African-American Studies is a dynamic discipline characterized by intellectual dexterity, methodological rigor and an enduring connection to the community, both inside and outside of the academy. While the discipline is relatively young, the truth is that scholars, intellectuals, activists, artists and many others have pursued a critical consideration of Black life across the African Diaspora well before 1968, with the creation of the first department of Black Studies at San Francisco State College (now University). This consideration of Black life provides us with an opportunity to apply our interdisciplinary knowledge as well as the specific approaches and scholarship provided by the discipline itself. As a result, majoring or minoring in African-American studies provides you with critical thinking, reading, writing and analysis that centers Black life, instead of pushing it to the boundaries.
African-American Studies embraces that which has happened, is happening and might happen in the future. We are not tied exclusively to history although historical considerations are certainly important to us. We consider the intersections between race, class, gender, sexuality and nationality among other dimensions of the human experience. Our students leave our department as well-rounded people prepared to engage the world from a variety of perspectives. While these perspectives center on Black life, we understand that learning about the experiences of Black people enhances our understanding of humanity as Black people are equal members of the human family to which we all belong.
While we are an academic discipline, our work extends far beyond the campus and the academy. The origins of African-American Studies are tied directly to service to the community. Here at Georgia State, we continue this tradition as community-based learning in service to the community is central to the experiences of our students. Indeed, our motto is “academic excellence and social responsibility.”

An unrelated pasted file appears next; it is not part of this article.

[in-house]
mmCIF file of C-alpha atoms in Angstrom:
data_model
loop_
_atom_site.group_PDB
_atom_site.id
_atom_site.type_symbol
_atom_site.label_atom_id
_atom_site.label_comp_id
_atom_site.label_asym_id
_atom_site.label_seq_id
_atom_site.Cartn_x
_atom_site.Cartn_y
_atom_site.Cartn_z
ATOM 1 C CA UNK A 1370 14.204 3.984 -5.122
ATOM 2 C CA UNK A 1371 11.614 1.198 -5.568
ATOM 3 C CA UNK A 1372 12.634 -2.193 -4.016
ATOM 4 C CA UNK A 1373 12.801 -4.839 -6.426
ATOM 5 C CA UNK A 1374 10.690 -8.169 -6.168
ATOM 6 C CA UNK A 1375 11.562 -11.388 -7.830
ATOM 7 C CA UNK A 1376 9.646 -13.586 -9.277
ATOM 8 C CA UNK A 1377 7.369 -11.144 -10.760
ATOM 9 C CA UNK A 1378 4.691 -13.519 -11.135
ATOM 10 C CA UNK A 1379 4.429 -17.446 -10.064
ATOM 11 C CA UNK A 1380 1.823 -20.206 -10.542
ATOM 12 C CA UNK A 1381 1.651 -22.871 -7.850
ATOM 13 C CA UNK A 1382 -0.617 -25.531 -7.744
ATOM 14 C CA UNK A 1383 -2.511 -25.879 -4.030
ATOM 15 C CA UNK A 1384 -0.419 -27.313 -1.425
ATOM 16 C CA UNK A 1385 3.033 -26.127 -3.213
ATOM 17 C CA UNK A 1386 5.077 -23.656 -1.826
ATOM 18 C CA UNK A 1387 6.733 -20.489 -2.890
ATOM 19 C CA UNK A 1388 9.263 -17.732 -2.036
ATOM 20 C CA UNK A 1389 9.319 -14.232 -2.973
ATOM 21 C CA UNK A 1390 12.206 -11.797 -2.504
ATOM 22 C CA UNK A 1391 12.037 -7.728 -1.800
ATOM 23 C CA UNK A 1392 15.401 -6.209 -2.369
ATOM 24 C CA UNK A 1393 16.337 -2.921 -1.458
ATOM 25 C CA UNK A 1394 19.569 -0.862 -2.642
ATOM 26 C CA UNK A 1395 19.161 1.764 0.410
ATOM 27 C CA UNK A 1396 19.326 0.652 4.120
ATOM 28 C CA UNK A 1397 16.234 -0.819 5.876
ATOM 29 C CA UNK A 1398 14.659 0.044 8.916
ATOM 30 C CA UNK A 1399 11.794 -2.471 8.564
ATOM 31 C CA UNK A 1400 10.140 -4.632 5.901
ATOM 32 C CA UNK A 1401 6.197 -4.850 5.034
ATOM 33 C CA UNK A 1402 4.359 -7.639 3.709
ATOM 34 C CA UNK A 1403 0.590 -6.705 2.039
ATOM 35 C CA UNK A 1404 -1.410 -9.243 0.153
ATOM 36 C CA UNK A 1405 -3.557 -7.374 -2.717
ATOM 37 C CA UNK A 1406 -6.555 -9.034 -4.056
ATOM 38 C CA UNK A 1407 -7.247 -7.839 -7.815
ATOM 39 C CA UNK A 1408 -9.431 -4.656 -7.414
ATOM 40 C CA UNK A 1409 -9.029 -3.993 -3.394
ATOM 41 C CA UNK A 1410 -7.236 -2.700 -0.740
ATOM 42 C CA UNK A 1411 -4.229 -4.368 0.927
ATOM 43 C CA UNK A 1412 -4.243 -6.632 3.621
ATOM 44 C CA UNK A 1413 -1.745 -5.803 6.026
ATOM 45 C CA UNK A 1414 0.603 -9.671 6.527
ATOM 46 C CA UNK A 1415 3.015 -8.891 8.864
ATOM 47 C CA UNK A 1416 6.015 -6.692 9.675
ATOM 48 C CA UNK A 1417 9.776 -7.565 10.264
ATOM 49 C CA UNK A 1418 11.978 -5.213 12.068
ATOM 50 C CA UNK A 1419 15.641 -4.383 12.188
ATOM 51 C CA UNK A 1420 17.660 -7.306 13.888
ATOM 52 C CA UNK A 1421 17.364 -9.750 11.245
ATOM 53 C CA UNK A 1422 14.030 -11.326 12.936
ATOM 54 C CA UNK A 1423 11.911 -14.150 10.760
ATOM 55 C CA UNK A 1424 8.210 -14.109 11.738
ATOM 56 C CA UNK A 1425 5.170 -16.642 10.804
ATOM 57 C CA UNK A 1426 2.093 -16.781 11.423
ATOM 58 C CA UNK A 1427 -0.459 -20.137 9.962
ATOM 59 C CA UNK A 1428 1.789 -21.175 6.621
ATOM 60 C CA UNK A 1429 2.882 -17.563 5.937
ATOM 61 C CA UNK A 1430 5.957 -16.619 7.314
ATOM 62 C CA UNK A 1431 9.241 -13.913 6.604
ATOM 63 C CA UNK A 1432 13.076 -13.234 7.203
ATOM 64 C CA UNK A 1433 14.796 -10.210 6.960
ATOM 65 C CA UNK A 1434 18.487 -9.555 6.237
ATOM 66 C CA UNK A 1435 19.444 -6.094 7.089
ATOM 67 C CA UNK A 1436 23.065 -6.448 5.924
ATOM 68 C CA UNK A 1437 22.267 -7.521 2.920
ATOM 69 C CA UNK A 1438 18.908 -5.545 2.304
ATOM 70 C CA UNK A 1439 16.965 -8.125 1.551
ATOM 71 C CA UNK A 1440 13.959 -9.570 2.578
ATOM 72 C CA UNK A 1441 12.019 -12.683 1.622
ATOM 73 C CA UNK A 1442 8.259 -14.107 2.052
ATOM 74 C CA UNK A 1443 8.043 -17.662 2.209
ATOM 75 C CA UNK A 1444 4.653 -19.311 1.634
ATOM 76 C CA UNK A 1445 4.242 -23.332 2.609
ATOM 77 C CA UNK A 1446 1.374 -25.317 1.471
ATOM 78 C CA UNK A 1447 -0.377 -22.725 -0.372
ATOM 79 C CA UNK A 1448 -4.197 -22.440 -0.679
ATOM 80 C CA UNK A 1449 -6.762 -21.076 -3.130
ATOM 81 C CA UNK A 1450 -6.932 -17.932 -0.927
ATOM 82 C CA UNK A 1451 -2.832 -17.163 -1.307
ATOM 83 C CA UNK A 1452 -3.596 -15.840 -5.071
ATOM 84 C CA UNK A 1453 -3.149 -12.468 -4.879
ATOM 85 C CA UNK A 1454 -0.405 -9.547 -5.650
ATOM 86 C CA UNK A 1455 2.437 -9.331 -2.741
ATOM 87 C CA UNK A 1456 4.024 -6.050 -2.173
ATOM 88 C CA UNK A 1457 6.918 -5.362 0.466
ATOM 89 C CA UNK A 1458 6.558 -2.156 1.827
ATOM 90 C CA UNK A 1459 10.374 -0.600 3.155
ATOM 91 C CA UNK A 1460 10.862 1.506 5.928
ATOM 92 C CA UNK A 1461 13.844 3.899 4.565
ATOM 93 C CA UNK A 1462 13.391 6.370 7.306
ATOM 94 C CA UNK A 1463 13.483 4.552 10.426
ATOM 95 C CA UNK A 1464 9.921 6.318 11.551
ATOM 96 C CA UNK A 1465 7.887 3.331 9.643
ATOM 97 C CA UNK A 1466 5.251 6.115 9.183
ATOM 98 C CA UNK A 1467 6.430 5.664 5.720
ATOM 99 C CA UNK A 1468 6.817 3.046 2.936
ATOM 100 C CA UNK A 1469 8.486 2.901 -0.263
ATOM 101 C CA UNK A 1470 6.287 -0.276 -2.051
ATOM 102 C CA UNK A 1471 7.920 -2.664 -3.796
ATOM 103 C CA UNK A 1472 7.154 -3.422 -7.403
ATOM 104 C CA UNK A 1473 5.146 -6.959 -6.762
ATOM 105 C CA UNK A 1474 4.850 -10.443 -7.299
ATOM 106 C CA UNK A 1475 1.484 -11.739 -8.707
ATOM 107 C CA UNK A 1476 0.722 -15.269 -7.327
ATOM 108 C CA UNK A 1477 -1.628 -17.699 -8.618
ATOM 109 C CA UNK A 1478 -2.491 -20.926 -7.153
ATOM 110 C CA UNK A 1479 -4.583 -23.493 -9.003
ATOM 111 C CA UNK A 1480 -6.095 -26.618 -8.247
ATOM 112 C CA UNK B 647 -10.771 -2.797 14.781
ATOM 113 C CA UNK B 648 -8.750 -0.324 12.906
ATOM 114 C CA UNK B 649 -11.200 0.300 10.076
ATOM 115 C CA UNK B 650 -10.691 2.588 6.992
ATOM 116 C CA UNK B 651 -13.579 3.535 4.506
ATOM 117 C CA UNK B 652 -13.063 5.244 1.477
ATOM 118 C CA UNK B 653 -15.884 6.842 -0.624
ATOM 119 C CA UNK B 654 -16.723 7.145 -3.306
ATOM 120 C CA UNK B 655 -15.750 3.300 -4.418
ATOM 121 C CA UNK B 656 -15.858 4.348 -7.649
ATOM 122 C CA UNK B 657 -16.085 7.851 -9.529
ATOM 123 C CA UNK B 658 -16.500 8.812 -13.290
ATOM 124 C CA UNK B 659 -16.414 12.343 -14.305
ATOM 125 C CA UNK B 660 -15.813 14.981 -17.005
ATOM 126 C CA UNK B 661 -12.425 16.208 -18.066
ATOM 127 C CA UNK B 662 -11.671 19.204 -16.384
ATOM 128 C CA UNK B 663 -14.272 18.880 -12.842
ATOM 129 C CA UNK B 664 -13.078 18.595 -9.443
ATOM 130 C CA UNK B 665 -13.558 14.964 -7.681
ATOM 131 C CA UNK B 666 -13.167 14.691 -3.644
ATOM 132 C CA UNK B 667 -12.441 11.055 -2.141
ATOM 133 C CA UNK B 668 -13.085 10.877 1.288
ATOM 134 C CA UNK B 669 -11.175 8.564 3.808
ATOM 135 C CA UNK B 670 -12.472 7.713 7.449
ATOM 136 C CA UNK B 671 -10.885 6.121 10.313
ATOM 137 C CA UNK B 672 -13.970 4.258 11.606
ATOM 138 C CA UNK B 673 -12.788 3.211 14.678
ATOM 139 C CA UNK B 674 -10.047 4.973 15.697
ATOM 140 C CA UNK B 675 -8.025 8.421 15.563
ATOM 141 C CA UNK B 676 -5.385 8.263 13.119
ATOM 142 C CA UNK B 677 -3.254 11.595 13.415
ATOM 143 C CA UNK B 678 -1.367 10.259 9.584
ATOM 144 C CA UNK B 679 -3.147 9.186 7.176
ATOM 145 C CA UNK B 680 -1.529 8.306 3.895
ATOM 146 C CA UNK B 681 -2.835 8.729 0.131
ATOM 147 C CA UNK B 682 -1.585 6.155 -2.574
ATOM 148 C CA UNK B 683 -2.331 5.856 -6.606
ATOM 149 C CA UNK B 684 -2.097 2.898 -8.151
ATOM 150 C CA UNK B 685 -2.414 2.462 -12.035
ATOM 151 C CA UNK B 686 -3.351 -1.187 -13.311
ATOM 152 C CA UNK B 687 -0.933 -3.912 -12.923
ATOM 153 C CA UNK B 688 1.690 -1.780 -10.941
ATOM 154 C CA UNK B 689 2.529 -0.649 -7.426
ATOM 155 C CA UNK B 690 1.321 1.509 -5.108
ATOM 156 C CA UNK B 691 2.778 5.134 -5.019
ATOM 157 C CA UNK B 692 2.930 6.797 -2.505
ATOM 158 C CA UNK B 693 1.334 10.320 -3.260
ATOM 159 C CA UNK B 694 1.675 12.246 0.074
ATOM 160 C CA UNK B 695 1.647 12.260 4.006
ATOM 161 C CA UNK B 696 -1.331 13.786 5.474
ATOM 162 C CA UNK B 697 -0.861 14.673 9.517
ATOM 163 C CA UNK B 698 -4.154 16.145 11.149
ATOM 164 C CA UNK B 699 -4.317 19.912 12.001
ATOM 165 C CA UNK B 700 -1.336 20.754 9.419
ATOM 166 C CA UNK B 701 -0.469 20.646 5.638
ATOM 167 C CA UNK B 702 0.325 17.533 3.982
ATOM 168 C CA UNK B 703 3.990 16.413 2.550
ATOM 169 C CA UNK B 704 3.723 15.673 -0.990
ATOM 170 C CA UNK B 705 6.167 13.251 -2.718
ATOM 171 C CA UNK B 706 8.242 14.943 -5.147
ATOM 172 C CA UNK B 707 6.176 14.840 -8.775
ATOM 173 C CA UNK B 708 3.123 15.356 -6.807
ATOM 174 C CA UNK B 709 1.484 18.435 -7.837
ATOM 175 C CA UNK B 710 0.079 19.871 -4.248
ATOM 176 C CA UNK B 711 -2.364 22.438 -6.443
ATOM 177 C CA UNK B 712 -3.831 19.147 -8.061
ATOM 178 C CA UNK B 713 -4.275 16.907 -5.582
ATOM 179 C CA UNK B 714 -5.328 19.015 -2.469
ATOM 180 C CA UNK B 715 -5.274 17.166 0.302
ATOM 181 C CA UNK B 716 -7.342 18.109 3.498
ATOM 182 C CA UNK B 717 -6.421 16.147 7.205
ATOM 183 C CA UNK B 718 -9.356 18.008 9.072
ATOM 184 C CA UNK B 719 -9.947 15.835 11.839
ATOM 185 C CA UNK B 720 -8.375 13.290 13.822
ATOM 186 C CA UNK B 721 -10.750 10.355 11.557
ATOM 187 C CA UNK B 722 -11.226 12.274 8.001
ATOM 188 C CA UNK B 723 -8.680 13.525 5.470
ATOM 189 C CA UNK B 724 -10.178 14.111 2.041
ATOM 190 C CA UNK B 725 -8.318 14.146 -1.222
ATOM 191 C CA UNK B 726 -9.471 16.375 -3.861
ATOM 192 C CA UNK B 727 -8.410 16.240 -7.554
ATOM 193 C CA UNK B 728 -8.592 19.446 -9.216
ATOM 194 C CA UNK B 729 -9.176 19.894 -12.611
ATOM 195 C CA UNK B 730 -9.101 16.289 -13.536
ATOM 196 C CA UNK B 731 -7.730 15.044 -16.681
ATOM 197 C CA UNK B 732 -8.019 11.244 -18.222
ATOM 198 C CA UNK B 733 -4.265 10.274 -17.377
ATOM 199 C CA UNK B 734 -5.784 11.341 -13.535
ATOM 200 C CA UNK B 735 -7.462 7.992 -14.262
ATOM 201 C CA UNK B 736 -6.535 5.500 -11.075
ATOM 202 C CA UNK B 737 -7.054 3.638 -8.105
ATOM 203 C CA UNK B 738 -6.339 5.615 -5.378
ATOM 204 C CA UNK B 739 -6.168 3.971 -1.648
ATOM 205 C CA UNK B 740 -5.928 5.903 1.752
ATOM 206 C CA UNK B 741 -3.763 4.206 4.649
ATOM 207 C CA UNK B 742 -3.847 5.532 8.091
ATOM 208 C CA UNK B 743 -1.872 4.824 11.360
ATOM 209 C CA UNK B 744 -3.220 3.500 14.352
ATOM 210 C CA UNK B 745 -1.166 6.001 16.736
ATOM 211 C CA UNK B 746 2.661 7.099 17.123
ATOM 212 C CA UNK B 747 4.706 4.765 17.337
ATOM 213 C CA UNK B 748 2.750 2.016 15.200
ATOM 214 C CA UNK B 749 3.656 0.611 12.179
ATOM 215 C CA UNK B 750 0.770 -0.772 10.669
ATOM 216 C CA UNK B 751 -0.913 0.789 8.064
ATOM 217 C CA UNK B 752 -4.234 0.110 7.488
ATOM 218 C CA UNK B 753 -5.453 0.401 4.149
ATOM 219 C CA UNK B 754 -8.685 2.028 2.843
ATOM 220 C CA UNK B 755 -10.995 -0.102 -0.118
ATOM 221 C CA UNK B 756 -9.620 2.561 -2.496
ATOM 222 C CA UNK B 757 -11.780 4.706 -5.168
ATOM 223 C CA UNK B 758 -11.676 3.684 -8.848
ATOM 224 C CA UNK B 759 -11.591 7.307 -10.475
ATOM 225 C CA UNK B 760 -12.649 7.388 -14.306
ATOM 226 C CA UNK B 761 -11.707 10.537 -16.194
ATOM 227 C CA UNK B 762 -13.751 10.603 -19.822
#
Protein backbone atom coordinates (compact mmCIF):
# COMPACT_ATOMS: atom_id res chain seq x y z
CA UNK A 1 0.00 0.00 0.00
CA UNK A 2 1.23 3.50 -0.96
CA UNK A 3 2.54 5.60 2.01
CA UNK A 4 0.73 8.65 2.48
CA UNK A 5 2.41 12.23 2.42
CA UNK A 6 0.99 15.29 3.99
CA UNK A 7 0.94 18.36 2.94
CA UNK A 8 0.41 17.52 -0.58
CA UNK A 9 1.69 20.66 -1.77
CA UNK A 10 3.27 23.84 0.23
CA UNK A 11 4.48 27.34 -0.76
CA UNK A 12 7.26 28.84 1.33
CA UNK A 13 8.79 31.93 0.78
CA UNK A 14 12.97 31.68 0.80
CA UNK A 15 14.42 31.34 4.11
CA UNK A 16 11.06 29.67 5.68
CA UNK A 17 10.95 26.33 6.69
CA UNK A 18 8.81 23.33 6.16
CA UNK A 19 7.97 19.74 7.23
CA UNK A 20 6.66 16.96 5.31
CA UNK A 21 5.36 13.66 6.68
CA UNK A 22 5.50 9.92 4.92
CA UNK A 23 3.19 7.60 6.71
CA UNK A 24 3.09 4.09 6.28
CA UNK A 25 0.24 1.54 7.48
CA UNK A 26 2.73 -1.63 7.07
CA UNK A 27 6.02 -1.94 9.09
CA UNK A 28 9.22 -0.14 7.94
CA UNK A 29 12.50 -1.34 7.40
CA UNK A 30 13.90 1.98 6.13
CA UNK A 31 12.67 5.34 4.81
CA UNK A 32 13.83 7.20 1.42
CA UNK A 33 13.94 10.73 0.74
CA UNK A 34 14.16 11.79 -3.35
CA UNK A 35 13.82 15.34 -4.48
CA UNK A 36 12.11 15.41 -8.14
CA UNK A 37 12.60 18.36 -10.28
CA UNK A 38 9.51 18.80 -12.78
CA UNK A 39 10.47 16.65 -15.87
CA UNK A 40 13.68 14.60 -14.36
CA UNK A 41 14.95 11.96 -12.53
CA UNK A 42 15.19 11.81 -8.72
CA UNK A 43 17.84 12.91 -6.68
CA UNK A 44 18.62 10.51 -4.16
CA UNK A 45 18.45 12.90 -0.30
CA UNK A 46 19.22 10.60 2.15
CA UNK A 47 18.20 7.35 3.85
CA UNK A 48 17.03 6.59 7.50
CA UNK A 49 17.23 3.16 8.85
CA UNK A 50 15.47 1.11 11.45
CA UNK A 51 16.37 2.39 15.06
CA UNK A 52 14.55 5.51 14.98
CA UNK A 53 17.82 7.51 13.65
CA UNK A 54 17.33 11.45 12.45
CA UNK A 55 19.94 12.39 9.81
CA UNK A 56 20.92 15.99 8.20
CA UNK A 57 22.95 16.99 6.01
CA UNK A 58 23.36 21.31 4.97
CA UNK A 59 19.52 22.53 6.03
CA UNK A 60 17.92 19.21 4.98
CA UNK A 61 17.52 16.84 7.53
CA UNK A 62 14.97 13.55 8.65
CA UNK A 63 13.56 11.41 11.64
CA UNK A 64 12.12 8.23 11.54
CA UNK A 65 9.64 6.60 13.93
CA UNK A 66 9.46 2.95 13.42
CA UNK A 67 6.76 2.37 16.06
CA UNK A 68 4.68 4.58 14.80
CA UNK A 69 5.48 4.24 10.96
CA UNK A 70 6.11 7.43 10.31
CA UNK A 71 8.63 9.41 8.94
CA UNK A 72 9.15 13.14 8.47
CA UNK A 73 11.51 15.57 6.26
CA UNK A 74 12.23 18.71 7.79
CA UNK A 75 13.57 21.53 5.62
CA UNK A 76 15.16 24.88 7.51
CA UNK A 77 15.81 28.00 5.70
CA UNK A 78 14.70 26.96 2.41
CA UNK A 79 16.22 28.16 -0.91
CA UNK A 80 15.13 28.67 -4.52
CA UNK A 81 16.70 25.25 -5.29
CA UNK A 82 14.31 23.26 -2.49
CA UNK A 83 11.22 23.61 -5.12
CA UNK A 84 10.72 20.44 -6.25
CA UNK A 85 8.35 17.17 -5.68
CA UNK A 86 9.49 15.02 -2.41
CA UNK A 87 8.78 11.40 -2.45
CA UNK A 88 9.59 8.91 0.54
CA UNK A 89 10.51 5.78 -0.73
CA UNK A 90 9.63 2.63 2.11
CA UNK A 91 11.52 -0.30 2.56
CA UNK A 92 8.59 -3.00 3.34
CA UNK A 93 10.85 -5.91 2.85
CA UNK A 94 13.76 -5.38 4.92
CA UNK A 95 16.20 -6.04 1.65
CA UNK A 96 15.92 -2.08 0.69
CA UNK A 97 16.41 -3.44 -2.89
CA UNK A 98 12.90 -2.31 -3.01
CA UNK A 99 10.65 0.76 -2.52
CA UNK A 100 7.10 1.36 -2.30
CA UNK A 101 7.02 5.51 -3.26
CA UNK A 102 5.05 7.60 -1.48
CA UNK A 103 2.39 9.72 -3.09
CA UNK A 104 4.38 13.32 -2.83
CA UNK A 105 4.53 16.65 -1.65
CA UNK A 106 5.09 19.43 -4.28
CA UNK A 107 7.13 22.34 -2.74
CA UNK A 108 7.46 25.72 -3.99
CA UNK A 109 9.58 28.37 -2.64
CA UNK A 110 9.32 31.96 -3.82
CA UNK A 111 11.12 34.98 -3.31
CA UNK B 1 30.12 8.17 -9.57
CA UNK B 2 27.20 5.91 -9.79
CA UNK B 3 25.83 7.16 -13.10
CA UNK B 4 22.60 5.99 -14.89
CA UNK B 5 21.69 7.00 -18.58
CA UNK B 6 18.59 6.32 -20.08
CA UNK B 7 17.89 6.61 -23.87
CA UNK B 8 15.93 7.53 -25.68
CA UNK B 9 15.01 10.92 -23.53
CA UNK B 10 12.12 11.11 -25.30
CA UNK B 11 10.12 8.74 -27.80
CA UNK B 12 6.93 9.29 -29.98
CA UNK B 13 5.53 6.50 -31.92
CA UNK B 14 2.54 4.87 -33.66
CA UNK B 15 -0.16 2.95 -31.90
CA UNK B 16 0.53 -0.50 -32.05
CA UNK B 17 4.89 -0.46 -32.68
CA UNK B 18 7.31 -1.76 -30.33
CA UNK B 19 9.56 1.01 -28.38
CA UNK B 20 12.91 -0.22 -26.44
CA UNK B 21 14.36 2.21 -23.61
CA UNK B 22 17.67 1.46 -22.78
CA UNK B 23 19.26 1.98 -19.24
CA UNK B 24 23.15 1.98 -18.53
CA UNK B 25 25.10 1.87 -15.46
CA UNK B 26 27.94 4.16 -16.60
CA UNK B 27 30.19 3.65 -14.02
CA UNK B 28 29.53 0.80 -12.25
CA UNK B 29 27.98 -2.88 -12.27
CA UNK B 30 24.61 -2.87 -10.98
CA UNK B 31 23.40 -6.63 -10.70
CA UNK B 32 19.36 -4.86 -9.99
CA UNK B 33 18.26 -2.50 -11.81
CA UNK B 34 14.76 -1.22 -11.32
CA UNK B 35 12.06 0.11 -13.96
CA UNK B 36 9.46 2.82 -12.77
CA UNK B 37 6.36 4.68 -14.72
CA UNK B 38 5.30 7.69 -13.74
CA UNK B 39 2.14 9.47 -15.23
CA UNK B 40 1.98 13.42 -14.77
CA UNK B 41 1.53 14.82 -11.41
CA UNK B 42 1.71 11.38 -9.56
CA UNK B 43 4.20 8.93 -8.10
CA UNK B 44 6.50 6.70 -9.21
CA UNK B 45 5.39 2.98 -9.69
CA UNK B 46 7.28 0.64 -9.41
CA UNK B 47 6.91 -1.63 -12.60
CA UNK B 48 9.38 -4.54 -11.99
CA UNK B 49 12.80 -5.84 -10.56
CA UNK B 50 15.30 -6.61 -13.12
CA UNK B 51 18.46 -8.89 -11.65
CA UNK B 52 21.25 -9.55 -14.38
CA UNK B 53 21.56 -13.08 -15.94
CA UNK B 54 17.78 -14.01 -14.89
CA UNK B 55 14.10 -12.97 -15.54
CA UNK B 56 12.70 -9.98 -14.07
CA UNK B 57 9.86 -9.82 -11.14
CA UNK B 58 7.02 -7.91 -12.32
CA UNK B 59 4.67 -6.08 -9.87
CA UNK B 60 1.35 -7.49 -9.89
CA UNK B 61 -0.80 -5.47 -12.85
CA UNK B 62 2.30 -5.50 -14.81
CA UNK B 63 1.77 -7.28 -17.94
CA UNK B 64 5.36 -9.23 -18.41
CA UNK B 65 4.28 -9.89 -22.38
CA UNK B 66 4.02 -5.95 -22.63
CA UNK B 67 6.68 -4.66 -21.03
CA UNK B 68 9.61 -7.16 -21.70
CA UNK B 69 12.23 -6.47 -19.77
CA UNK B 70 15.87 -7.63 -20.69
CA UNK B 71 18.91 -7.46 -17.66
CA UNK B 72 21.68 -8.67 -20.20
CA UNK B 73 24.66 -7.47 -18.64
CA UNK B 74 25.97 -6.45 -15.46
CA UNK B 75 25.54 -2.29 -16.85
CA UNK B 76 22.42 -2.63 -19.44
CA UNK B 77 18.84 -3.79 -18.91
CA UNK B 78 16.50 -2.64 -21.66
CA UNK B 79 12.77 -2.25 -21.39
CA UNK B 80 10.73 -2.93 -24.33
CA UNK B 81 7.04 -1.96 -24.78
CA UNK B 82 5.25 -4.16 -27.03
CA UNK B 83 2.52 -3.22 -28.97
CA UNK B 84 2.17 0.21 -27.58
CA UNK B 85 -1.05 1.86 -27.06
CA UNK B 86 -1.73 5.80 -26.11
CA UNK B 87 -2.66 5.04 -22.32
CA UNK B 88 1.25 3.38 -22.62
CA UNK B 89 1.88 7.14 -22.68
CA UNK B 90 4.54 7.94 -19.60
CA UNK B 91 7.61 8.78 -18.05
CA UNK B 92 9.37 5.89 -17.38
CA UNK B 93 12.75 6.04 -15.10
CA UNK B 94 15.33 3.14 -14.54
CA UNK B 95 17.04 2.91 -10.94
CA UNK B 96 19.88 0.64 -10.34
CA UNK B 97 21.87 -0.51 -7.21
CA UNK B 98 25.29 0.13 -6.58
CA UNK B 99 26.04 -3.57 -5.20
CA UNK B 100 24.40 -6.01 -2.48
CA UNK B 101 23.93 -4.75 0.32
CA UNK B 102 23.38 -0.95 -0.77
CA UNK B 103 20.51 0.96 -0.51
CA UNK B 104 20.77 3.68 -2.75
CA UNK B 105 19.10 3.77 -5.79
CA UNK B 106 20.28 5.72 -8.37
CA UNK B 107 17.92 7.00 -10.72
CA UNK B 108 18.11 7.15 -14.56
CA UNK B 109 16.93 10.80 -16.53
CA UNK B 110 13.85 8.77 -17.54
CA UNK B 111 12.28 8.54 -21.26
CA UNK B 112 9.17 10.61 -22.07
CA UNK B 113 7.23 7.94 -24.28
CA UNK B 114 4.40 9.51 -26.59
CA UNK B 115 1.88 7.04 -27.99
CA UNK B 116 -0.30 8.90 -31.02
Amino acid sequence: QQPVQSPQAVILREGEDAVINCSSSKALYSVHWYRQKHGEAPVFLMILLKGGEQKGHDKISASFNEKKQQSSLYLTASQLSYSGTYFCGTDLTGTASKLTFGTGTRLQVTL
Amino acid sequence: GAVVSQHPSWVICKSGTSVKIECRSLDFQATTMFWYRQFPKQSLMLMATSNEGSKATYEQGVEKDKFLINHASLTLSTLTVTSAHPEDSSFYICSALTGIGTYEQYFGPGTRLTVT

When asked “What can one do with a degree in African-American Studies?” the answer is clear: anything. Our graduates are educators, lawyers, artists, entrepreneurs, university professors, nonprofit professionals and social workers among a diverse array of professions.
Some notable AAS majors and minors include:
- Angela Bassett, award-winning actress. (BA in African-American Studies from Yale University.)
- Mae Jemison, Physician and NASA astronaut on the Endeavor in 1992. (BA in Afro-American Studies from Stanford University.)
- Aaron McGruder, Cartoonist, writer and creator of the nationally syndicated comic strip "The Boondocks." (BA in African-American Studies from the University of Maryland, College Park.)
- Michelle Obama, attorney and First Lady of the United States. (BA in Sociology with a minor in African-American Studies from Princeton University.)
If your chosen field is influenced by a desire to center the experiences of Black people in a greater understanding of the human experience, African-American Studies is the major (or minor) for you.
For more information about the undergraduate major and minor in African-American Studies, contact the undergraduate director, Dr. Lisa Shannon at firstname.lastname@example.org. For information regarding the master's program or graduate certificate, contact the graduate director, Dr. Sarita Davis at email@example.com.